The World of Burning Man at the Cincinnati Art Museum

Imagine living in a post-apocalyptic desert á la Mad Max, but instead of spending your time embroiled in constant warfare over territories and resources, everyone pools their collective energy toward creating an expansive, inclusive city that welcomes people of all stripes. You would be experiencing Burning Man’s Black Rock City.


The Cincinnati Art Museum (CAM) is hosting a very special exhibit this summer which showcases the world of Burning Man: No Spectators: The Art of Burning Man.    

Burning Man is an annual, week-long art convergence that takes place in Nevada’s Black Rock Desert. The event draws nearly 70,000 “burners” each year to come take part in the festivities. During this event, a temporary metropolis, known as Black Rock City, is erected upon the dusty desert land. This transient city is comprised of elaborate art instillations and the famous “burning man” which hulks over it all. These structures come in many shapes and sizes, but the resulting city is a behemoth to behold. Other forms of art are also welcome and encouraged at Burning Man, whether it be performance art, jewelry-making, or anything artistically inclined. At the end of the event, many of the art pieces are burnt to the ground and returned to dust as a part of their “leave no trace” practice. Pieces that have survived this event are featured as a part of this free exhibit, which was first created to be displayed at the Smithsonian American Art Museum in Washington DC.   

Gigantic glowing mushrooms

There are no real rules at Burning Man; they base their practices off of 10 Principles:

  1. Radical inclusion
  2. Gifting 
  3. Decommodification  
  4. Radical self-reliance  
  5. Radial self-expression  
  6. Communal effort  
  7. Civic responsibility  
  8. Leaving no trace  
  9. Participation  
  10. Immediacy  

These principles exist with the goal to create an environment that includes everyone in the festivities, promotes intense, unbridled creativity, and vanishes at the conclusion of the event; anyone who promises to live by these principles is considered a “burner”.    

CAM’s exhibit brings interactive examples of work that has been created during Burning Man. These instillations can be found throughout the entire museum; if you have been here before, you will find it to be a completely different environment while this exhibit is here. As you enter the museum, you symbolically join the world of Burning Man when you pass underneath a giant paper arch – a structure that is easily burnt – made of intricate, ornate designs.   

A child writing in chalk on the "Before I die I want to...." wall.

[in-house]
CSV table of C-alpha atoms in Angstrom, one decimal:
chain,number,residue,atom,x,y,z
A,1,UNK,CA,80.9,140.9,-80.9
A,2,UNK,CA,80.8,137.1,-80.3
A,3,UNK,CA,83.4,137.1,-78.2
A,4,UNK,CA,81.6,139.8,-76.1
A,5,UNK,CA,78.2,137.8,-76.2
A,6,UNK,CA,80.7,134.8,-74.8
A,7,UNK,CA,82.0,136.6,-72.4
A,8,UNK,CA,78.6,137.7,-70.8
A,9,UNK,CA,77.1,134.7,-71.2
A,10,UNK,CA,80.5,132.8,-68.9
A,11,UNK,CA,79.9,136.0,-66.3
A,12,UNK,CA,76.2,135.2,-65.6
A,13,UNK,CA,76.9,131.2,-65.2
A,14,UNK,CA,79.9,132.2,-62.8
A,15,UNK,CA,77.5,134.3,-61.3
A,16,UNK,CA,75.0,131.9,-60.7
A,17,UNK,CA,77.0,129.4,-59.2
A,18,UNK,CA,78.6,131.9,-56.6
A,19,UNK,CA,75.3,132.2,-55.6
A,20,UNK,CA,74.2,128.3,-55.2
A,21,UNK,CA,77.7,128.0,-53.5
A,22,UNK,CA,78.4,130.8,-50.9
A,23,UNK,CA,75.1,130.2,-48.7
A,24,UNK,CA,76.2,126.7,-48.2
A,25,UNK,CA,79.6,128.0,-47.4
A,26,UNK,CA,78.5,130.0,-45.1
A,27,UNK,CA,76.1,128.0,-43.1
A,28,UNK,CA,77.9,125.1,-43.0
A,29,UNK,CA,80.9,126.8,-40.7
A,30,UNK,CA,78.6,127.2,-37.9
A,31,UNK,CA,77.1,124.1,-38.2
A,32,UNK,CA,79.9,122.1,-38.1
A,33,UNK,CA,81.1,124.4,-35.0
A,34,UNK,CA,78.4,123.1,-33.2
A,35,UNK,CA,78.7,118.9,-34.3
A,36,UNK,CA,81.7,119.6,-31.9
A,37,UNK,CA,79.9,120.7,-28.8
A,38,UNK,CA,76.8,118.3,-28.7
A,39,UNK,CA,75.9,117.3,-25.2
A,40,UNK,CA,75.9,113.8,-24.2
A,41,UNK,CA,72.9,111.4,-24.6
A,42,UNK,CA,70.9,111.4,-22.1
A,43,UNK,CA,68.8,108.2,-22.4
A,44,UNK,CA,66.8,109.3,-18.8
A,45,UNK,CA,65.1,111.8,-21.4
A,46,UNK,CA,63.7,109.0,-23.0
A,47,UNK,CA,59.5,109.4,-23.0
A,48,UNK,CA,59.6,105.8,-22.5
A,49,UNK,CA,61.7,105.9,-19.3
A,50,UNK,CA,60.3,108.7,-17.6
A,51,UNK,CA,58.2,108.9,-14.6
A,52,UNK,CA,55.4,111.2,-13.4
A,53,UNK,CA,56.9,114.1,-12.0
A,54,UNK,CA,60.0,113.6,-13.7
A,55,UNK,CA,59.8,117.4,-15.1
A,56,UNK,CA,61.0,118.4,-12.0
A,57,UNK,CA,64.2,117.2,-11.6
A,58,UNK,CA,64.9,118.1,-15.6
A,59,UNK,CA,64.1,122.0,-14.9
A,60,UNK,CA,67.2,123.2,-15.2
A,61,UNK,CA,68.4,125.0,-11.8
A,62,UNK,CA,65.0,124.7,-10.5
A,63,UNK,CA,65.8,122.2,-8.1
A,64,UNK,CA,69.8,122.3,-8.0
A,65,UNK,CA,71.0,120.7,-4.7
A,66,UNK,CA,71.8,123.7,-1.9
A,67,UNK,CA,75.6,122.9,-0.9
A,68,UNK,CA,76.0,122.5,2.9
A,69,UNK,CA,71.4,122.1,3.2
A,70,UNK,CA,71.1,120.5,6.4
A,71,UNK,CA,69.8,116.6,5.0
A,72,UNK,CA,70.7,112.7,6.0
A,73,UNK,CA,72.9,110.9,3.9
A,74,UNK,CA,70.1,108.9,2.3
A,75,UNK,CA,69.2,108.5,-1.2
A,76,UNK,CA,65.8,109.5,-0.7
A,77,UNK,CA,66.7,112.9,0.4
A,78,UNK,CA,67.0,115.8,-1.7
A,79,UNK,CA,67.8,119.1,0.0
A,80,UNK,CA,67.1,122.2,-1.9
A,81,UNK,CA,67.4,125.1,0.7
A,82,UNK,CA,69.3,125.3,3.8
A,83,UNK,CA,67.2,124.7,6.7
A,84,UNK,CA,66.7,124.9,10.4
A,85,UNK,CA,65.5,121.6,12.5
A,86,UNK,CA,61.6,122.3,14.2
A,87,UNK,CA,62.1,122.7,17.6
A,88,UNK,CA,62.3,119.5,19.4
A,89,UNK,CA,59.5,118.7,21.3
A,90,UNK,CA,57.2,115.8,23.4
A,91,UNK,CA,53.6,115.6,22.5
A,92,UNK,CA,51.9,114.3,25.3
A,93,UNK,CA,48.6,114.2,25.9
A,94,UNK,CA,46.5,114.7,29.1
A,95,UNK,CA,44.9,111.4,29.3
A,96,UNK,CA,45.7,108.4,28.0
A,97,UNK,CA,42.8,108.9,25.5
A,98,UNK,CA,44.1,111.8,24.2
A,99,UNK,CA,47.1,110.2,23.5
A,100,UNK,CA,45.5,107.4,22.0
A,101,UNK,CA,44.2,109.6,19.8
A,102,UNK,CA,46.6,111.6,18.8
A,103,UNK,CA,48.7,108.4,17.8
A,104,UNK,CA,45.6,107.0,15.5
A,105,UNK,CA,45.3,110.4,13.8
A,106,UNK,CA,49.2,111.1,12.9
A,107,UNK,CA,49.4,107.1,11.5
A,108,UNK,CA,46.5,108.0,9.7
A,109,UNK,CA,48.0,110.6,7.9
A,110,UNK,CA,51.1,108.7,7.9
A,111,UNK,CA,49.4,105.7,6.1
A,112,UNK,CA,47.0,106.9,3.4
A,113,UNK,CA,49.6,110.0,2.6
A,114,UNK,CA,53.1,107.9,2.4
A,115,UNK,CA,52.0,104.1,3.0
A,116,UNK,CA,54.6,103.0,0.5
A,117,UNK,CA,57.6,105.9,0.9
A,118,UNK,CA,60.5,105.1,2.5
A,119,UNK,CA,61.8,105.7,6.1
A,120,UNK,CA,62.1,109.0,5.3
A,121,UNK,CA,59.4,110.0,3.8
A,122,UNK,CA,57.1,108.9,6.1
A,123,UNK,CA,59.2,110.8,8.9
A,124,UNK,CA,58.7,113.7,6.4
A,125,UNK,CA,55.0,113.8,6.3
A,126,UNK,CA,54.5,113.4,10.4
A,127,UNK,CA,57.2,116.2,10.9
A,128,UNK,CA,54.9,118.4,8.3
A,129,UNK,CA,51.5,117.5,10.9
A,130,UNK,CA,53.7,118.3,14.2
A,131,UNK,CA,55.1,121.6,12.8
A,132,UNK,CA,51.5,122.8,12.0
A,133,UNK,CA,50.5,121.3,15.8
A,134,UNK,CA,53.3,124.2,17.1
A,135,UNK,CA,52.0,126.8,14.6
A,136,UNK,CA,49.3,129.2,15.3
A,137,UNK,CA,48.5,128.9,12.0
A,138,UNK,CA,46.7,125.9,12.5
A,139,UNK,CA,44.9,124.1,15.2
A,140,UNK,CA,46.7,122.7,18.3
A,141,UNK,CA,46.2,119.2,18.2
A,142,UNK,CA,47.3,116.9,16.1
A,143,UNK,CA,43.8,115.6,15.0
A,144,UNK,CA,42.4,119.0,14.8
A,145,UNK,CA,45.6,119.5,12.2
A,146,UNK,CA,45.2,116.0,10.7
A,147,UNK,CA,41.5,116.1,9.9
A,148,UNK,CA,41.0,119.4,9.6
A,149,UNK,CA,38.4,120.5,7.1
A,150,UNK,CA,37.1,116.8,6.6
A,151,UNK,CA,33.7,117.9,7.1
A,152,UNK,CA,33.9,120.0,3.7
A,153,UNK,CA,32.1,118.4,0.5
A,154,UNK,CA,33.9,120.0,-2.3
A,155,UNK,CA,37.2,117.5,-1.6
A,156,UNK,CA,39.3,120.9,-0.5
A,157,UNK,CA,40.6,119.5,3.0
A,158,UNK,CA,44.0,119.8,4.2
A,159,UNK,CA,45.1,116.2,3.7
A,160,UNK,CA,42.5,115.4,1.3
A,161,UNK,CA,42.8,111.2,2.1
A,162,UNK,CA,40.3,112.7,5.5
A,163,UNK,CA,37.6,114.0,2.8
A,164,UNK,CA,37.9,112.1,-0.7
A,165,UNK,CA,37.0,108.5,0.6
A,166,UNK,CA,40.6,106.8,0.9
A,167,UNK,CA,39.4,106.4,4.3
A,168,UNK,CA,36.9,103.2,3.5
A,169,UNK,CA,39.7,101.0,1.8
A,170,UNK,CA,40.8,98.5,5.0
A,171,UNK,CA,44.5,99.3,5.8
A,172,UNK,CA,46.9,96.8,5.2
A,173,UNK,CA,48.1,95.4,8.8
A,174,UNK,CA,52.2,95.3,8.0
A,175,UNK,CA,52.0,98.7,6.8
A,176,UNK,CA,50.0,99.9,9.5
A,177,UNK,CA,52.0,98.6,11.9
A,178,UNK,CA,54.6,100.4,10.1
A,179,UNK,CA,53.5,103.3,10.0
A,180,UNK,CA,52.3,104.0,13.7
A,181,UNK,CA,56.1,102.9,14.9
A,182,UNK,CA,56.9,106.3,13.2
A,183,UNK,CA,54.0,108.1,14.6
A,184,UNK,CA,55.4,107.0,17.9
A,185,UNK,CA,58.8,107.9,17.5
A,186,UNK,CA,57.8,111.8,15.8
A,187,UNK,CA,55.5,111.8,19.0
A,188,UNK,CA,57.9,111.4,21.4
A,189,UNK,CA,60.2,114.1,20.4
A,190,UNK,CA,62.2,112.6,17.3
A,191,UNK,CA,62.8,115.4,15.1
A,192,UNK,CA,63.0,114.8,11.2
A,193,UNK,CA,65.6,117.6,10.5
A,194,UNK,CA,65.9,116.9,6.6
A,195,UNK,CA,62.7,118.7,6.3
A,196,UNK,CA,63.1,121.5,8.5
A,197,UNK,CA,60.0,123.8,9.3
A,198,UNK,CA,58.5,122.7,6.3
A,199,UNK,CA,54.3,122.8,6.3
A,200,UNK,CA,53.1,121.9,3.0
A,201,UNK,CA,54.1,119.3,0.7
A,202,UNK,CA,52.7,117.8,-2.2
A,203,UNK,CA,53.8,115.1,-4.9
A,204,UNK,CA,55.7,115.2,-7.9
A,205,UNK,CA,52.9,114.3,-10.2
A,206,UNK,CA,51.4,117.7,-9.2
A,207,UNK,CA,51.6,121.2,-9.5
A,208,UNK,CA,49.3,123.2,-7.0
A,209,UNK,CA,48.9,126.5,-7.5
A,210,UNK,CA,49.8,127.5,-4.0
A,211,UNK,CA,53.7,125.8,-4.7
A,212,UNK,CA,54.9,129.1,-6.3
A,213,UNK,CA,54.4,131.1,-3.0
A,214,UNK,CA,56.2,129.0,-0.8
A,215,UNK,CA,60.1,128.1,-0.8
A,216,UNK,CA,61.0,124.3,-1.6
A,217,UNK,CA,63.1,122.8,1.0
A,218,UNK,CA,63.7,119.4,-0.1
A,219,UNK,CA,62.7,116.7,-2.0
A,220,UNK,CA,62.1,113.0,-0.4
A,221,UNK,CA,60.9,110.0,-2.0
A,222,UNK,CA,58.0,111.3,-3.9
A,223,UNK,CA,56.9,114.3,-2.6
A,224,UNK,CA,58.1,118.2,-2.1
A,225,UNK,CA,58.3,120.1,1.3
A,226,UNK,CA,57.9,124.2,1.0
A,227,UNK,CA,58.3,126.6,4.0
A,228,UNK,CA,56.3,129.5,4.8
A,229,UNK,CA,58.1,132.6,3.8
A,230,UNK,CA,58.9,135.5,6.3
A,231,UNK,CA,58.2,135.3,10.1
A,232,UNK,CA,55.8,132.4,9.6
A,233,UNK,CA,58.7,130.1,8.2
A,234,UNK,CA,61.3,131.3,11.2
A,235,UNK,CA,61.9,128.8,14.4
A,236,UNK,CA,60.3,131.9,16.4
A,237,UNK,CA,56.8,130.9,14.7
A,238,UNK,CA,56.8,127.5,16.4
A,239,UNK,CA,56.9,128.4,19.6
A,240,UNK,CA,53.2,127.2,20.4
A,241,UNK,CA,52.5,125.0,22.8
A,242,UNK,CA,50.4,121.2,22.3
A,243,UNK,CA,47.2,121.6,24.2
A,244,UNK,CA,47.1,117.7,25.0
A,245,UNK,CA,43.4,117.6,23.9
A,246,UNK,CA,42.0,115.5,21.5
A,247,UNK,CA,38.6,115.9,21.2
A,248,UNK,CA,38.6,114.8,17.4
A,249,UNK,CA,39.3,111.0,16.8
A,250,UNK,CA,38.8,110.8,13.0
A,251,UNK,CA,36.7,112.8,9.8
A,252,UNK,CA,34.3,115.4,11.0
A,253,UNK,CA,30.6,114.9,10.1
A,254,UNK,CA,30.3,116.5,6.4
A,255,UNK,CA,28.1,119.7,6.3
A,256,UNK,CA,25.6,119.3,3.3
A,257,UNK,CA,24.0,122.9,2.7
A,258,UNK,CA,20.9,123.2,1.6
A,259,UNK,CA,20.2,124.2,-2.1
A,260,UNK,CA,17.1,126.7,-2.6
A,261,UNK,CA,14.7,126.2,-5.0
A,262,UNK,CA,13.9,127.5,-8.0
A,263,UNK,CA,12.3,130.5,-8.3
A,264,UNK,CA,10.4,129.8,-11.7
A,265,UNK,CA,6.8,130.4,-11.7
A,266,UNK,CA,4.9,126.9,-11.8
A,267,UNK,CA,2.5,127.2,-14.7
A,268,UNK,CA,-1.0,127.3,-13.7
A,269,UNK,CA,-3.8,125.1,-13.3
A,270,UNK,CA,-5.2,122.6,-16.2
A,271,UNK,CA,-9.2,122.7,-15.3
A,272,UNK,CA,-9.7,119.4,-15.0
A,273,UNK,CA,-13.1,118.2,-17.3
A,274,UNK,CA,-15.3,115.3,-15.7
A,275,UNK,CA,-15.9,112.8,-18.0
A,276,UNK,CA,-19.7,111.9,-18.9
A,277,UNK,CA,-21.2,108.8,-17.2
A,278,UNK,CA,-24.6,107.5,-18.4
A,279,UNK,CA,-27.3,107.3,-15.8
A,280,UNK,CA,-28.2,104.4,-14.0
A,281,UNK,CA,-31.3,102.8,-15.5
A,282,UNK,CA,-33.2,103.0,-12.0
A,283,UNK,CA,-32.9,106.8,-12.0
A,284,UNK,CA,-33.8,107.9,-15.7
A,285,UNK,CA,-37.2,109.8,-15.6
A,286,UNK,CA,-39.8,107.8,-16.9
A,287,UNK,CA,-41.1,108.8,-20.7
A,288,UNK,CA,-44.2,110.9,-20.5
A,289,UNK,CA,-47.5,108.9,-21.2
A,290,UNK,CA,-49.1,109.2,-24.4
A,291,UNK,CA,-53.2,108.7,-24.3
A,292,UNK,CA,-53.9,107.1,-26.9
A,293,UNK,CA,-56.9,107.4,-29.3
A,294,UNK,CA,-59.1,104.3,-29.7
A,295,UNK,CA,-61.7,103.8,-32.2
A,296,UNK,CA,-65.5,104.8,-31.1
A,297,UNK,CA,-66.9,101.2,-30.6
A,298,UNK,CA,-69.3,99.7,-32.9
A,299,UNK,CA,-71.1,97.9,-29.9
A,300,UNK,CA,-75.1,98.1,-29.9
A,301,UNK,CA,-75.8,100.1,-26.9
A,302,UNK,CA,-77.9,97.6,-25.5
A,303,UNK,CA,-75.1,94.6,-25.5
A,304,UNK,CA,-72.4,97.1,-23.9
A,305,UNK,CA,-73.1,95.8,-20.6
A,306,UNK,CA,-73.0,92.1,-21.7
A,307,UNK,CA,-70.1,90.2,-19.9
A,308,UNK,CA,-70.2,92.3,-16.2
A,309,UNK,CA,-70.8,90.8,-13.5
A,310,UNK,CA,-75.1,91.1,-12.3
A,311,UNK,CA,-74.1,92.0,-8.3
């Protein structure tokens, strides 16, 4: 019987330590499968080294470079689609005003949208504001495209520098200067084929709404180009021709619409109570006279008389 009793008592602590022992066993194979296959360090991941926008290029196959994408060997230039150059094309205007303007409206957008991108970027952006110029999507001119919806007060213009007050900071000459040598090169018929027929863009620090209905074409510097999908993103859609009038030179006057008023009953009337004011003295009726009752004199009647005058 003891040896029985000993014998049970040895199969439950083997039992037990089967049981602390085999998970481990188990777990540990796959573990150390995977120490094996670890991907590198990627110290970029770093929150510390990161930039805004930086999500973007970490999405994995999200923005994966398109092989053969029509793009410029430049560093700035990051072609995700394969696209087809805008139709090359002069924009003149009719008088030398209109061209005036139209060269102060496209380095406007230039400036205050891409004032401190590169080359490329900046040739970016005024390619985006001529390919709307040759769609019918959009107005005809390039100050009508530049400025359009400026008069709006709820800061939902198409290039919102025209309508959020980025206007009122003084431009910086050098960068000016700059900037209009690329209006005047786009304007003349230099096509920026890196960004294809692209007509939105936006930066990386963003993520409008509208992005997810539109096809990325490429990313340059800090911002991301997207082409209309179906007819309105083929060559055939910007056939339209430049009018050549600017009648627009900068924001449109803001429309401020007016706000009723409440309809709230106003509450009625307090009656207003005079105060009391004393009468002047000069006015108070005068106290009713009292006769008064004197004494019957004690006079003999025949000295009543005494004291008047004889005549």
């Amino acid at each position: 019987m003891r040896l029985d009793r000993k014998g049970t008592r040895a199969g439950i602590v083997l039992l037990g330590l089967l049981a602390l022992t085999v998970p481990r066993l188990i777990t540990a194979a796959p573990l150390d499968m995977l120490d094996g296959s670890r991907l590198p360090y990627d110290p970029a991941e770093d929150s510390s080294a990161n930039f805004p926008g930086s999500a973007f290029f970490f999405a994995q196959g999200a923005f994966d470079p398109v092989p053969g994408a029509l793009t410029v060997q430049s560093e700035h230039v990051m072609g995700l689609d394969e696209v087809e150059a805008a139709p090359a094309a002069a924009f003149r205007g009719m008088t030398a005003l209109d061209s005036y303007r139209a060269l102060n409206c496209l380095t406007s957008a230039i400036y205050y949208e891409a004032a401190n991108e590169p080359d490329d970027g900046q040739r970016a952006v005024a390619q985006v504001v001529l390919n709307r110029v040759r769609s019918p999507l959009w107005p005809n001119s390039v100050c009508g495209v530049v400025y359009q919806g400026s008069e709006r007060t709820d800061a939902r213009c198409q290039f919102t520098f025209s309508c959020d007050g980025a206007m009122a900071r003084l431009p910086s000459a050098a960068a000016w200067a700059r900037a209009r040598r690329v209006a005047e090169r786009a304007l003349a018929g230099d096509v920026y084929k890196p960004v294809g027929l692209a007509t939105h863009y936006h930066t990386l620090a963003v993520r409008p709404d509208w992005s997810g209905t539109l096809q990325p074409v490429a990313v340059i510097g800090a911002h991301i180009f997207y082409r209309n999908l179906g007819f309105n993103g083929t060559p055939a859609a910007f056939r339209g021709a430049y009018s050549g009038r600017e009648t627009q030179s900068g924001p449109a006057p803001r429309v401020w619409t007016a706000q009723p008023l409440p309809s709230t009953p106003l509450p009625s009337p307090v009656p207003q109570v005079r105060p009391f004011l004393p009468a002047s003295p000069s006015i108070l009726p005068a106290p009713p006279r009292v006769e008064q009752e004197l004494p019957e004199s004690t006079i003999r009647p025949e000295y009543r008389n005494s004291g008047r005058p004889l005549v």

As you explore the museum, you will find that each room houses a different world. Gigantic, glowing mushrooms fill a luminescent room that once was occupied by ancient pottery; elaborate gowns with exotic headdresses adorn a balcony overlooking the main entrance; walls of another room are covered with chalkboards where people are invited to respond to the prompt “Before I die I want to _______”. This is not just a collaboration between the artists who created the work; you are invited to join in the creation as well. 


Perhaps the most visually arresting room is the one filled with geometric frame-structures that are lit from the inside, created by the artist duo HYBYCOZO (an acronym for Hyperspace Bypass Construction Zone; a reference to sci-fi novel The Hitchhiker’s Guide to the Galaxy). The hard edges of the frames are contrasted by the soft, spectacular illuminations that spread across the walls around them; the 3D shapes effectively create 2D patterns. This is a room that inspires contemplation. 

UC’s community was encouraged to contribute to this exhibit by creating one of the pieces most central to Burning Man; DAAP’s associate professor Samantha Krukowski led her students in creating the Temple. The piece, known as InVasive, is an impressive structure made entirely of the widespread, invasive honeysuckle that can be found throughout Cincinnati. This piece takes something that threatens the balance of the local ecosystem and uses it to create something beautiful in its place. People who enter the temple are encouraged to add onto it, whether it be more honeysuckle or notes, but keeping with the spirit of Burning Man, there is a plan to engulf the temple in flames at the conclusion of the exhibit.

One of the HYBOCOZO pieces with a child walking in front of it to show its size.

No Spectators: The Art of Burning Man will be on display until September 2nd, as the proper Burning Man event in the desert comes to a close. Be sure not to miss it, because once the exhibit is gone, it will leave no trace. 

Written by Chris Pasion, graduate assistant of The Graduate School.